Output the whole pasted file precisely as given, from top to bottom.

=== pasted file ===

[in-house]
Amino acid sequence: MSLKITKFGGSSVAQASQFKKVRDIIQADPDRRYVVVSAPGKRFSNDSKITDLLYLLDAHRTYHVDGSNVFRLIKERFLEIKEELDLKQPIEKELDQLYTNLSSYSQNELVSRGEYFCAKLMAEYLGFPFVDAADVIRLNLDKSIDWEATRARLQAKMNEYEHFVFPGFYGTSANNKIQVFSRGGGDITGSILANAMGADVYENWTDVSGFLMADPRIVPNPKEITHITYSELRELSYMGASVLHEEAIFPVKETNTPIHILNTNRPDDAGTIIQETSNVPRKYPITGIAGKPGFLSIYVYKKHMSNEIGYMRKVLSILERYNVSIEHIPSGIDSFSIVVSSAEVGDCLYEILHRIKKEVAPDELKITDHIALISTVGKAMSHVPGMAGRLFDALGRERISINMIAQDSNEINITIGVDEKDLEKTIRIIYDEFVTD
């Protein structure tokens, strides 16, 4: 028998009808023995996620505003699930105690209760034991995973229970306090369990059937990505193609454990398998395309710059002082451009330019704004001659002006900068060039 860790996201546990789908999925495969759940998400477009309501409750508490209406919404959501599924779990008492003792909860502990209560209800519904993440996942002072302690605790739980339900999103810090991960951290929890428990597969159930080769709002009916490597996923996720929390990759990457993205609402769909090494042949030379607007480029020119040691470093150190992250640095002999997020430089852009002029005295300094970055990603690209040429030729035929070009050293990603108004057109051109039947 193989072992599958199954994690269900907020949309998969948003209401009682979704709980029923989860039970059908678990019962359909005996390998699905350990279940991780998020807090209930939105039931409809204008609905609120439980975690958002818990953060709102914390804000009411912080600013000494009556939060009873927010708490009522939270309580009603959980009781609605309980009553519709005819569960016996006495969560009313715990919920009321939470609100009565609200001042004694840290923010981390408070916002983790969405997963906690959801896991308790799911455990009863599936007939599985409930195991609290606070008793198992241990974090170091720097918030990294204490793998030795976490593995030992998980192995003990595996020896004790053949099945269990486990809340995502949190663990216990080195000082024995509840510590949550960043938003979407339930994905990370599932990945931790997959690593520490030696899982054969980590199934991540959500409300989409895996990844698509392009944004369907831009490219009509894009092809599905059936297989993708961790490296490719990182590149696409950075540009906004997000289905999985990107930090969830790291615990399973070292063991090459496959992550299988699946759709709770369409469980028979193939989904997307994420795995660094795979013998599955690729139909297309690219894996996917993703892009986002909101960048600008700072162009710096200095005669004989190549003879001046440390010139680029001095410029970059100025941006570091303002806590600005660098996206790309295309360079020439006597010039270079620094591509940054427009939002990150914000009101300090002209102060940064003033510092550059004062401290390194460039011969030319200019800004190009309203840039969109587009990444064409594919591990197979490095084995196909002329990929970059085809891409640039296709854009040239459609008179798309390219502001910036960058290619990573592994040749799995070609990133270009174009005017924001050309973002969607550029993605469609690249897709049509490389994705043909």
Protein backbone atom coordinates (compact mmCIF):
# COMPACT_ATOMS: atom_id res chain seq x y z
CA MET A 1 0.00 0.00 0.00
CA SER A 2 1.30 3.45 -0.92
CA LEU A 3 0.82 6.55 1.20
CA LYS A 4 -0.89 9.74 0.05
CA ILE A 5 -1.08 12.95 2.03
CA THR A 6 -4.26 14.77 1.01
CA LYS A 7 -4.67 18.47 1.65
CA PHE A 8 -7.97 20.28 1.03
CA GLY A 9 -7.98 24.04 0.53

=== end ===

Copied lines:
[in-house]
Amino acid sequence: MSLKITKFGGSSVAQASQFKKVRDIIQADPDRRYVVVSAPGKRFSNDSKITDLLYLLDAHRTYHVDGSNVFRLIKERFLEIKEELDLKQPIEKELDQLYTNLSSYSQNELVSRGEYFCAKLMAEYLGFPFVDAADVIRLNLDKSIDWEATRARLQAKMNEYEHFVFPGFYGTSANNKIQVFSRGGGDITGSILANAMGADVYENWTDVSGFLMADPRIVPNPKEITHITYSELRELSYMGASVLHEEAIFPVKETNTPIHILNTNRPDDAGTIIQETSNVPRKYPITGIAGKPGFLSIYVYKKHMSNEIGYMRKVLSILERYNVSIEHIPSGIDSFSIVVSSAEVGDCLYEILHRIKKEVAPDELKITDHIALISTVGKAMSHVPGMAGRLFDALGRERISINMIAQDSNEINITIGVDEKDLEKTIRIIYDEFVTD
């Protein structure tokens, strides 16, 4: 028998009808023995996620505003699930105690209760034991995973229970306090369990059937990505193609454990398998395309710059002082451009330019704004001659002006900068060039 860790996201546990789908999925495969759940998400477009309501409750508490209406919404959501599924779990008492003792909860502990209560209800519904993440996942002072302690605790739980339900999103810090991960951290929890428990597969159930080769709002009916490597996923996720929390990759990457993205609402769909090494042949030379607007480029020119040691470093150190992250640095002999997020430089852009002029005295300094970055990603690209040429030729035929070009050293990603108004057109051109039947 193989072992599958199954994690269900907020949309998969948003209401009682979704709980029923989860039970059908678990019962359909005996390998699905350990279940991780998020807090209930939105039931409809204008609905609120439980975690958002818990953060709102914390804000009411912080600013000494009556939060009873927010708490009522939270309580009603959980009781609605309980009553519709005819569960016996006495969560009313715990919920009321939470609100009565609200001042004694840290923010981390408070916002983790969405997963906690959801896991308790799911455990009863599936007939599985409930195991609290606070008793198992241990974090170091720097918030990294204490793998030795976490593995030992998980192995003990595996020896004790053949099945269990486990809340995502949190663990216990080195000082024995509840510590949550960043938003979407339930994905990370599932990945931790997959690593520490030696899982054969980590199934991540959500409300989409895996990844698509392009944004369907831009490219009509894009092809599905059936297989993708961790490296490719990182590149696409950075540009906004997000289905999985990107930090969830790291615990399973070292063991090459496959992550299988699946759709709770369409469980028979193939989904997307994420795995660094795979013998599955690729139909297309690219894996996917993703892009986002909101960048600008700072162009710096200095005669004989190549003879001046440390010139680029001095410029970059100025941006570091303002806590600005660098996206790309295309360079020439006597010039270079620094591509940054427009939002990150914000009101300090002209102060940064003033510092550059004062401290390194460039011969030319200019800004190009309203840039969109587009990444064409594919591990197979490095084995196909002329990929970059085809891409640039296709854009040239459609008179798309390219502001910036960058290619990573592994040749799995070609990133270009174009005017924001050309973002969607550029993605469609690249897709049509490389994705043909």
Protein backbone atom coordinates (compact mmCIF):
# COMPACT_ATOMS: atom_id res chain seq x y z
CA MET A 1 0.00 0.00 0.00
CA SER A 2 1.30 3.45 -0.92
CA LEU A 3 0.82 6.55 1.20
CA LYS A 4 -0.89 9.74 0.05
CA ILE A 5 -1.08 12.95 2.03
CA THR A 6 -4.26 14.77 1.01
CA LYS A 7 -4.67 18.47 1.65
CA PHE A 8 -7.97 20.28 1.03
CA GLY A 9 -7.98 24.04 0.53